|            |  +--------+
                                     +----------+----+  |
                                     |D-Router 2|D-MA|--|    D-SID 2
   +------+                          +----------+----+  |  +--------+
   |Client|                                |            +--|D-BID 22|
   +------+                        +----------------+      +--------+
      |    Service Demand          |                |
      |   (Flow X, D-SID 2)        |                |
      |   --------------->         |                |
   +-----------+     +----------+  |                |
   |D-Forwarder|-----|D-Router 1|--| Infrastructure |
   +-----------+     +----------+  |                |
      |   <---------------         |                |
      |(Flow X, D-SID 2, D-BID 32) |                |       D-SID 2
      |     Binding Info           |                |      +--------+
   +------+                        +----------------+  +---|D-BID 32|
   |Client|                                |           |   +--------+
   +------+                                |       +------+
                                           +-------| D-MA |
                                                   +------+  D-SID 1
                                                       |   +--------+
                                                       +---|D-BID 31|

           Figure 4: Service Demand in presence of a D-Forwarder

5.  Dyncast Control-plane vs Data-plane operations

   In summary, Dyncast consists of the following Control-plane and Data-
   plane operations:

   *  Dyncast Control Plane:

      -  Dyncast Service ID Notification: the D-SID, an anycast IP
         address, should be available and known.  This can be achieved
         in different ways.  For example, use a special range or coding
         of anycast IP address as service IDs or using the DNS.

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      -  Dyncast Binding ID Notification: the mapping of (D-SID, D-BID),
         i.e., service ID and the binding address, should be notified to
         the D-Routers when the service instance starts (or stops).
         Various ways can be used, for example, EBGP or management
         system notification.

      -  Metrics Notification: D-MA have to be able to share the metrics
         for a service and its binding ID so that D-Routers can select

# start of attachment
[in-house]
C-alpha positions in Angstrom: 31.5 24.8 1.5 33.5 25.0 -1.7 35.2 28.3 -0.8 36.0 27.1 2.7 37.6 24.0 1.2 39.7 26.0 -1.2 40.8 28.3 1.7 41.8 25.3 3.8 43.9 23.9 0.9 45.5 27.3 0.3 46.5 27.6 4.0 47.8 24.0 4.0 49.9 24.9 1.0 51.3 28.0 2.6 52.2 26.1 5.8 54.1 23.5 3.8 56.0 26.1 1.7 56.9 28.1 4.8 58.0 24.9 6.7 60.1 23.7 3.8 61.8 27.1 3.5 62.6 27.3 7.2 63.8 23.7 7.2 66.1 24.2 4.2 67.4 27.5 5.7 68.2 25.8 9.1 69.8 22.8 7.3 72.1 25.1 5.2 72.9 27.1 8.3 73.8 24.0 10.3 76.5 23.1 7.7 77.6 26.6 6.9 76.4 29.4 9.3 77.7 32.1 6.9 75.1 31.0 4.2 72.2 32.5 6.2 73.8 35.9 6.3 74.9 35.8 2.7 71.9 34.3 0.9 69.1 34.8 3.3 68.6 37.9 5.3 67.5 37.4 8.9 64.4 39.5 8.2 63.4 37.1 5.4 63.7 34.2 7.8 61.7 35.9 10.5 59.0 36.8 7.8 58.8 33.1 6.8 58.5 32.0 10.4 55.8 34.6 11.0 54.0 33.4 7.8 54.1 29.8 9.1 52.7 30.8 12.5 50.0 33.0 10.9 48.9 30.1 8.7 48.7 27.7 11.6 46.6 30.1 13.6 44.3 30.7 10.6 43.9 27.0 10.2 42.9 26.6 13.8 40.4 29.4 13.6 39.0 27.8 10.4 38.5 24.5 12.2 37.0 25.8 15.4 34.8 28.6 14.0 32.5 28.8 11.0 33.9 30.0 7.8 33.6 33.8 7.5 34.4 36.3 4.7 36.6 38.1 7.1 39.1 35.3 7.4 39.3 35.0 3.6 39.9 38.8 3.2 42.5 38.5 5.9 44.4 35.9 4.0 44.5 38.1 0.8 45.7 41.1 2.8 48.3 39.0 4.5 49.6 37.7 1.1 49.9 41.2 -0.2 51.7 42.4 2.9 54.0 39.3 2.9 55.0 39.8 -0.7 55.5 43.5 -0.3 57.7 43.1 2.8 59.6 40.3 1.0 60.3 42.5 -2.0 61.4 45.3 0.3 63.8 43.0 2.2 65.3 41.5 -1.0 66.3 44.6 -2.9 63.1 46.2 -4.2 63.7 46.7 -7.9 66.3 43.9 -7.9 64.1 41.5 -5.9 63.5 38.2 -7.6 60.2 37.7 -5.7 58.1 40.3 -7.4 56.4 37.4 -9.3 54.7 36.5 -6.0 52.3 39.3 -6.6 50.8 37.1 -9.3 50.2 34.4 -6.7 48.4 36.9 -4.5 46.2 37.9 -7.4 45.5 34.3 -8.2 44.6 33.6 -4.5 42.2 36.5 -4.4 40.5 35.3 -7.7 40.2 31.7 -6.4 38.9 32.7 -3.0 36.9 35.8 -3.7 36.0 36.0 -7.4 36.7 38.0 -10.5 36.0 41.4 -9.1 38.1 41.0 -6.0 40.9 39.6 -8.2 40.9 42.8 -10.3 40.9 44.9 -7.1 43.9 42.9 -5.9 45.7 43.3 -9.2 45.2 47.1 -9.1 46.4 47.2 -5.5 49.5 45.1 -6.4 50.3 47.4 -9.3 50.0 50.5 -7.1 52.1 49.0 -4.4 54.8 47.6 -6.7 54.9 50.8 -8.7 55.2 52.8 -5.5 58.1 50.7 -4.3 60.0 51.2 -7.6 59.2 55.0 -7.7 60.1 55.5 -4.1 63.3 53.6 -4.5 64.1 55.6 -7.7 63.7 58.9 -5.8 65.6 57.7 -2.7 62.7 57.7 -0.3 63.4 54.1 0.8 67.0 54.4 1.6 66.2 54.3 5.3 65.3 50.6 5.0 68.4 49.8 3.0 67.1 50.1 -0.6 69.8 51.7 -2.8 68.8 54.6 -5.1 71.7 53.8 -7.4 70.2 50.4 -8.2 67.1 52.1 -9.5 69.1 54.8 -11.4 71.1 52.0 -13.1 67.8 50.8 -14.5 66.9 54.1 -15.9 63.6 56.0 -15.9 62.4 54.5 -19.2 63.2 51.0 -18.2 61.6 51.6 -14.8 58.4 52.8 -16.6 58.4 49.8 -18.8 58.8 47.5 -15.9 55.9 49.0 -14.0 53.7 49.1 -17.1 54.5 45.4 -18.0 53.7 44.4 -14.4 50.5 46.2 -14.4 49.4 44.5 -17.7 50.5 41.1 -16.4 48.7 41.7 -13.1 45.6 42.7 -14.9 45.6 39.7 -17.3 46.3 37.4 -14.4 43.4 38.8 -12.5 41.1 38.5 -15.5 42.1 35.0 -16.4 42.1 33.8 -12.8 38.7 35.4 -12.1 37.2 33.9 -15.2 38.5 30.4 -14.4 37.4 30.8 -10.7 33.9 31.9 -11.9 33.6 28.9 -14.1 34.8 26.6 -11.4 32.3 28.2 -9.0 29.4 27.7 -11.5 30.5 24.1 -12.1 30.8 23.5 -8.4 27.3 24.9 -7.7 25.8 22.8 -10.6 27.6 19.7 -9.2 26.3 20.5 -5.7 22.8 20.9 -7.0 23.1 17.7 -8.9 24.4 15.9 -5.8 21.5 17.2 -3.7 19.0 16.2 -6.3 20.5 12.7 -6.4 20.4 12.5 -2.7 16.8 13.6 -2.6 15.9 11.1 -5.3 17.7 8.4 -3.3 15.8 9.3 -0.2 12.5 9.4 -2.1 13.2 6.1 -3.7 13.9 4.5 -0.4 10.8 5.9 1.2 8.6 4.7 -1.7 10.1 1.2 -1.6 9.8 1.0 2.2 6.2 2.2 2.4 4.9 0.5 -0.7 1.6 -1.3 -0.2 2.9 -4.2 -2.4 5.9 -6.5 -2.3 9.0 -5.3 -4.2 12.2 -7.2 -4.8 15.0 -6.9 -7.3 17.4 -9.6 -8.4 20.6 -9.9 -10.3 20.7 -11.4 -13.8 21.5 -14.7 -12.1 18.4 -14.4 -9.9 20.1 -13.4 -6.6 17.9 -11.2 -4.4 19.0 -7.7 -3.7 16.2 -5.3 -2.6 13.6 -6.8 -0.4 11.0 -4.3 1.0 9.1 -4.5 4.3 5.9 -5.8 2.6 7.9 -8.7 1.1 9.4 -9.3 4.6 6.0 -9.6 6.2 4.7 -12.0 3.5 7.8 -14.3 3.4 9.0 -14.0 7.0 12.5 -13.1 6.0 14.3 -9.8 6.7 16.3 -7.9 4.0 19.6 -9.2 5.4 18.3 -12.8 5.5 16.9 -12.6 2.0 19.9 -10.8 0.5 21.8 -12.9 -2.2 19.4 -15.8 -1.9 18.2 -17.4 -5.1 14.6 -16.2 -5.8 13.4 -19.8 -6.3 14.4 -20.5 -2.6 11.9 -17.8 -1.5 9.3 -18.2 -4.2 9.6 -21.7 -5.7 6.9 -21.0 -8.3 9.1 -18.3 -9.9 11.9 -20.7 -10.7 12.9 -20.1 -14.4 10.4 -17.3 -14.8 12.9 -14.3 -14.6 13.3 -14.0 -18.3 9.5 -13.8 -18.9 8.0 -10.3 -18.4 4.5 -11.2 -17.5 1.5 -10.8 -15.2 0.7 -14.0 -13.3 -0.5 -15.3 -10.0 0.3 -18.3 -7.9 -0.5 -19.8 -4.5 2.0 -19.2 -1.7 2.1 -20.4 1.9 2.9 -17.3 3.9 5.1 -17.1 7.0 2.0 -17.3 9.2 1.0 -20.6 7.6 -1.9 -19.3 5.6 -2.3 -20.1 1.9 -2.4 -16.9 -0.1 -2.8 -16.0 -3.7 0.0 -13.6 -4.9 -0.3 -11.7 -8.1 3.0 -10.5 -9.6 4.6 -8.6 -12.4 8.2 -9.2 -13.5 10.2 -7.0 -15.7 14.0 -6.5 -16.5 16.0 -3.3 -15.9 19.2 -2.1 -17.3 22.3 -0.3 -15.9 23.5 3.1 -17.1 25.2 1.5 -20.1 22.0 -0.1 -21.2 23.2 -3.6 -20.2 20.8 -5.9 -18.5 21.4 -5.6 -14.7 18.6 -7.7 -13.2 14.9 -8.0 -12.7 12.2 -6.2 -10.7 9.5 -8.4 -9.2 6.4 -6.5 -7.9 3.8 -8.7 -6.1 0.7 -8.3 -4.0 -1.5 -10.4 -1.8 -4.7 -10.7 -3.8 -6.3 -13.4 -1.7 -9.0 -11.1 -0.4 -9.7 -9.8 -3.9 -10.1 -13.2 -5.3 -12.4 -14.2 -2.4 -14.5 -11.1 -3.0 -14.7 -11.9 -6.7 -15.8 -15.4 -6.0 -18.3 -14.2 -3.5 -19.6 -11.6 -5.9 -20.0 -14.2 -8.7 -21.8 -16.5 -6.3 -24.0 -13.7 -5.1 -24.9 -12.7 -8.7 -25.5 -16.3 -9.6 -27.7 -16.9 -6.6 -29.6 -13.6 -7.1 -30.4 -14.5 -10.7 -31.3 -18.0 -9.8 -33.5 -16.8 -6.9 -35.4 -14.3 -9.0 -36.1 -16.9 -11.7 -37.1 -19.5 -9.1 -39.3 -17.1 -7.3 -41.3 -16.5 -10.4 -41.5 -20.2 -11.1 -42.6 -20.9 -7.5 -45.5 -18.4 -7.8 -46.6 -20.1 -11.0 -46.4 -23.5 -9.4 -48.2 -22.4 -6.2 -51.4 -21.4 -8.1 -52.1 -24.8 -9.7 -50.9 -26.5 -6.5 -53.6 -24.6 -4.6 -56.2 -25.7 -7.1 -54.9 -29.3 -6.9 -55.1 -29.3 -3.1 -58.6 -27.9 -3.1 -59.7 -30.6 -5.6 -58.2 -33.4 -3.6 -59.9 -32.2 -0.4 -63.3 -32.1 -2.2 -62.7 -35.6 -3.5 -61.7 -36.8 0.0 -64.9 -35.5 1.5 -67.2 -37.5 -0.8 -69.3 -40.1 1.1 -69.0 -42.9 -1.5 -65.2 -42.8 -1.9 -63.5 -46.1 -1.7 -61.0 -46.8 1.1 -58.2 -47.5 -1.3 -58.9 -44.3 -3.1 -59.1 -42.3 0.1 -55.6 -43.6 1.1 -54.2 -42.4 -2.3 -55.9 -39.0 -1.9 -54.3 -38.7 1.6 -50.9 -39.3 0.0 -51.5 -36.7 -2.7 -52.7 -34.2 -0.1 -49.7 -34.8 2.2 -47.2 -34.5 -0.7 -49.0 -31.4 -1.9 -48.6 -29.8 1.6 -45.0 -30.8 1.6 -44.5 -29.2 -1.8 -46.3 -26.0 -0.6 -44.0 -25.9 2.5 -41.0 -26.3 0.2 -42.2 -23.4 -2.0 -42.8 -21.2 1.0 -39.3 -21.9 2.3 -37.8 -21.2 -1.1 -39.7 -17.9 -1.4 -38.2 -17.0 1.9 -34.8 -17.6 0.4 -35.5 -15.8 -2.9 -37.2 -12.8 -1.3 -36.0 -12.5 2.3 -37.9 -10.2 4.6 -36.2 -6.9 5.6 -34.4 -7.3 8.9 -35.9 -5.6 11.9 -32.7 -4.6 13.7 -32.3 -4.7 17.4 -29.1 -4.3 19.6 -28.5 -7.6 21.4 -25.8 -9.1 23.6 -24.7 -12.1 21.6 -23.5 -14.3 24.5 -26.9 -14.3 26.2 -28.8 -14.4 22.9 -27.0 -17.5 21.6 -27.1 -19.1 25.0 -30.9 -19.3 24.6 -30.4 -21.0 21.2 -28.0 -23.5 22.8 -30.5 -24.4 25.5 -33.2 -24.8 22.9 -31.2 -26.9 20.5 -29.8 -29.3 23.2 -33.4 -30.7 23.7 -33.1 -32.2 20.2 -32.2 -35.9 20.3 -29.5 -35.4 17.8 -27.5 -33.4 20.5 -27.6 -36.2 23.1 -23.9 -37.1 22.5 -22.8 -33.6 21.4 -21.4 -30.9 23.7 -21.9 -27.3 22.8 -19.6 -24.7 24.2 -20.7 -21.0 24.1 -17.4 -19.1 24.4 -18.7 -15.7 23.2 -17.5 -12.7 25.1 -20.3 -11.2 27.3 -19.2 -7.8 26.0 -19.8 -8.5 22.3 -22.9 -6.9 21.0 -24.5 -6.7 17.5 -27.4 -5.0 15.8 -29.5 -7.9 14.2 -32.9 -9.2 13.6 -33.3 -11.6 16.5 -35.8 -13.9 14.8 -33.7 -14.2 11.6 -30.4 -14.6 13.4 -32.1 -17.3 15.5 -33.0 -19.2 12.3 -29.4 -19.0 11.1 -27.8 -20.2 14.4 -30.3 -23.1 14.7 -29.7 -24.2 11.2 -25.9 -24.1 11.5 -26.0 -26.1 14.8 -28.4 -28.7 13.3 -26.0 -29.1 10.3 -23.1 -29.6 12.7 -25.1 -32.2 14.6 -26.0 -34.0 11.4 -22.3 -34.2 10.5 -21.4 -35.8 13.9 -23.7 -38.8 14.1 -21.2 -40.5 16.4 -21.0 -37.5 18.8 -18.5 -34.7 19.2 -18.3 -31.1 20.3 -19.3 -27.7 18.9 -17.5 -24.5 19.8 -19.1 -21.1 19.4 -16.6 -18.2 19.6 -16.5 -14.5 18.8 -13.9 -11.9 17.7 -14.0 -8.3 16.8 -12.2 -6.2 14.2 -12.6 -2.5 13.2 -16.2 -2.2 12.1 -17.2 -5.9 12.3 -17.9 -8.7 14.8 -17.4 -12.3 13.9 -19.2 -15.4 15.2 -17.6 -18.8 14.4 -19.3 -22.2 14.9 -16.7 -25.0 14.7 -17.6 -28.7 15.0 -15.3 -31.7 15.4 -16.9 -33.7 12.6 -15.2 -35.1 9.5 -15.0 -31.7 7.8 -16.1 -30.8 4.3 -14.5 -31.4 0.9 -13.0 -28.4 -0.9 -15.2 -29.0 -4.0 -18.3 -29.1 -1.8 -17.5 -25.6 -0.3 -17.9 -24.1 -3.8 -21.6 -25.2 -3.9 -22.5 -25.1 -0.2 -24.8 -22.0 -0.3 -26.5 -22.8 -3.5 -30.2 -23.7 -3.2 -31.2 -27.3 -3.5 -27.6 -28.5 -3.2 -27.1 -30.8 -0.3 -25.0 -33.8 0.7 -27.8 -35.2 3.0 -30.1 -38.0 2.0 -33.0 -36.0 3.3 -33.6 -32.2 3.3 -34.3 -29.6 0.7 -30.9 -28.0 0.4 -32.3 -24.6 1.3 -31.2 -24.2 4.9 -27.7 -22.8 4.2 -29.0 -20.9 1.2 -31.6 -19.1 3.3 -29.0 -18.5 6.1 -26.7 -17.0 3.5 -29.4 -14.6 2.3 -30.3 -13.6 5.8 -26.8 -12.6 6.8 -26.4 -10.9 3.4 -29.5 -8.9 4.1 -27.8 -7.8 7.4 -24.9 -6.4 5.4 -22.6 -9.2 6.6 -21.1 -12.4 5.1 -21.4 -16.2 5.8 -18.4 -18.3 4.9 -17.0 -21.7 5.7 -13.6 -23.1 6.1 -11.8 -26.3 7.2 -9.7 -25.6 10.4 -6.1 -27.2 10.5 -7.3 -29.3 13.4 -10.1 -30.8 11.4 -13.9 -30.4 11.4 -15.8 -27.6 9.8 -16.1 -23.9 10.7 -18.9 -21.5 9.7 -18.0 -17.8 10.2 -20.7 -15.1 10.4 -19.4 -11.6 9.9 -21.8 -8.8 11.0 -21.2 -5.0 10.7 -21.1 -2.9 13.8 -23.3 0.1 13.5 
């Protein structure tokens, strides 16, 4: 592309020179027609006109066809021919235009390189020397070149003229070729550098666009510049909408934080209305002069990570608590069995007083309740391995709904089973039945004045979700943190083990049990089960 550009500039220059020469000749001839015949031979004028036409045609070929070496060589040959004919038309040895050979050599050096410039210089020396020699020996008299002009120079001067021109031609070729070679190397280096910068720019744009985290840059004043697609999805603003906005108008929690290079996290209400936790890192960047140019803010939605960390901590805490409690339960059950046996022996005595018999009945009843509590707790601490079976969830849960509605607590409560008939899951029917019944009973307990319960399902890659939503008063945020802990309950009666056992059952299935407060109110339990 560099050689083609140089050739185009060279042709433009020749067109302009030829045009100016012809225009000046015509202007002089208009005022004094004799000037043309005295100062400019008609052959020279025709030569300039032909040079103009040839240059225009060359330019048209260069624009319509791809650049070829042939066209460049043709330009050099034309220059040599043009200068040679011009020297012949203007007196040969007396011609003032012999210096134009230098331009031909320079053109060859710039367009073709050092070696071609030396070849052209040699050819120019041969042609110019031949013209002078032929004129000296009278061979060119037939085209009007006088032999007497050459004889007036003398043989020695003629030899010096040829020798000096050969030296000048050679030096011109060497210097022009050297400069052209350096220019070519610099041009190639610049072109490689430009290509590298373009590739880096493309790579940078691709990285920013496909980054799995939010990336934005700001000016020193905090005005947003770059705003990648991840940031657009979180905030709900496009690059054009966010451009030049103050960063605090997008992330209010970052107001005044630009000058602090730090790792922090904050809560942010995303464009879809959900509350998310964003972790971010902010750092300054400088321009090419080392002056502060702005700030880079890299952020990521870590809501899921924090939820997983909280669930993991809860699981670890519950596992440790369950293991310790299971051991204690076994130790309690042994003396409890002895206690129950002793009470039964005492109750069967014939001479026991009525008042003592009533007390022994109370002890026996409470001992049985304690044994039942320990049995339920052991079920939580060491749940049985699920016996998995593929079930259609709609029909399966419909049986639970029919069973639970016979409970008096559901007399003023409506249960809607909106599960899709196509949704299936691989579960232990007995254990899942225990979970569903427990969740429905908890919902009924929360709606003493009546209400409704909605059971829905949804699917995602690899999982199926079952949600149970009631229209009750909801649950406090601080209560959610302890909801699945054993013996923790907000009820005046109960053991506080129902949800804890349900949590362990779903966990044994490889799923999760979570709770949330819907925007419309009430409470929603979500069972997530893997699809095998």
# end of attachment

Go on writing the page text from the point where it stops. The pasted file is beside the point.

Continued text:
the "best" instance for each new service demand.

      -  Mapping Update Notification: D-Router notifies D-Forwarder of
         incoming service demand of mapping from service ID to binding
         IP according to the local metric information.  This
         notification is sent upon receiving a service demand (from
         D-Forwarder) with 'miss' indication.

   *  Dyncast Data Plane:

      -  New service demand: an ingress D-Router selects the most
         appropriate egress in terms of the network status and the
         computing resources of the instances of the requested service.
         An ingress D-Forwarder selects the binding address information
         for the received service ID, if available.  Otherwise, the
         service demand is forwarded with 'miss' indication set.

      -  Instance Affinity: Make sure the subsequent packets of an
         existing service demand are always delivered to the same
         service instance so that they can be served by the same service

6.  Summary

   This draft introduces a Dyncast architecture that enables the service
   demand to be sent to an optimal service instance.  It can dynamically
   adapt to the computing resources consumption and network status
   change.  Dyncast is a network based architecture that supports a
   large number of edges and is independent of the applications or
   services hosted on the edge.

   More discussion and input on control plane and data plane approach
   are welcome.

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7.  Security Considerations

   The computing resource information changes over time very frequent
   with the creation and termination of service instance.  When such
   information is carried in routing protocol, too many updates can make
   the network fluctuate.  Control plane approach should take it into

   More thorough security analysis to be provided in future revisions.

8.  IANA Considerations

   This document does not make any request to IANA.

9.  References

9.1.  Informative References

              Liu, P., Willis, P., and D. Trossen, "Dynamic-Anycast
              (Dyncast) Use Cases and Problem statement", Work in
              Progress, Internet-Draft, draft-li-dyncast-ps-usecases-01,
              February 2021, <https://datatracker.ietf.org/doc/html/

9.2.  Informative References

   [RFC4760]  Bates, T., Chandra, R., Katz, D., and Y. Rekhter,
              "Multiprotocol Extensions for BGP-4", RFC 4760,
              DOI 10.17487/RFC4760, January 2007,



Authors' Addresses

   Yizhou Li
   Huawei Technologies

   Email: liyizhou@huawei.com

   Luigi Iannone
   Huawei Technologies

   Email: Luigi.iannone@huawei.com

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   Dirk Trossen
   Huawei Technologies

   Email: dirk.trossen@huawei.com

   Peng Liu
   China Mobile

   Email: liupengyjy@chinamobile.com

   Cheng Li
   Huawei Technologies

   Email: c.l@huawei.com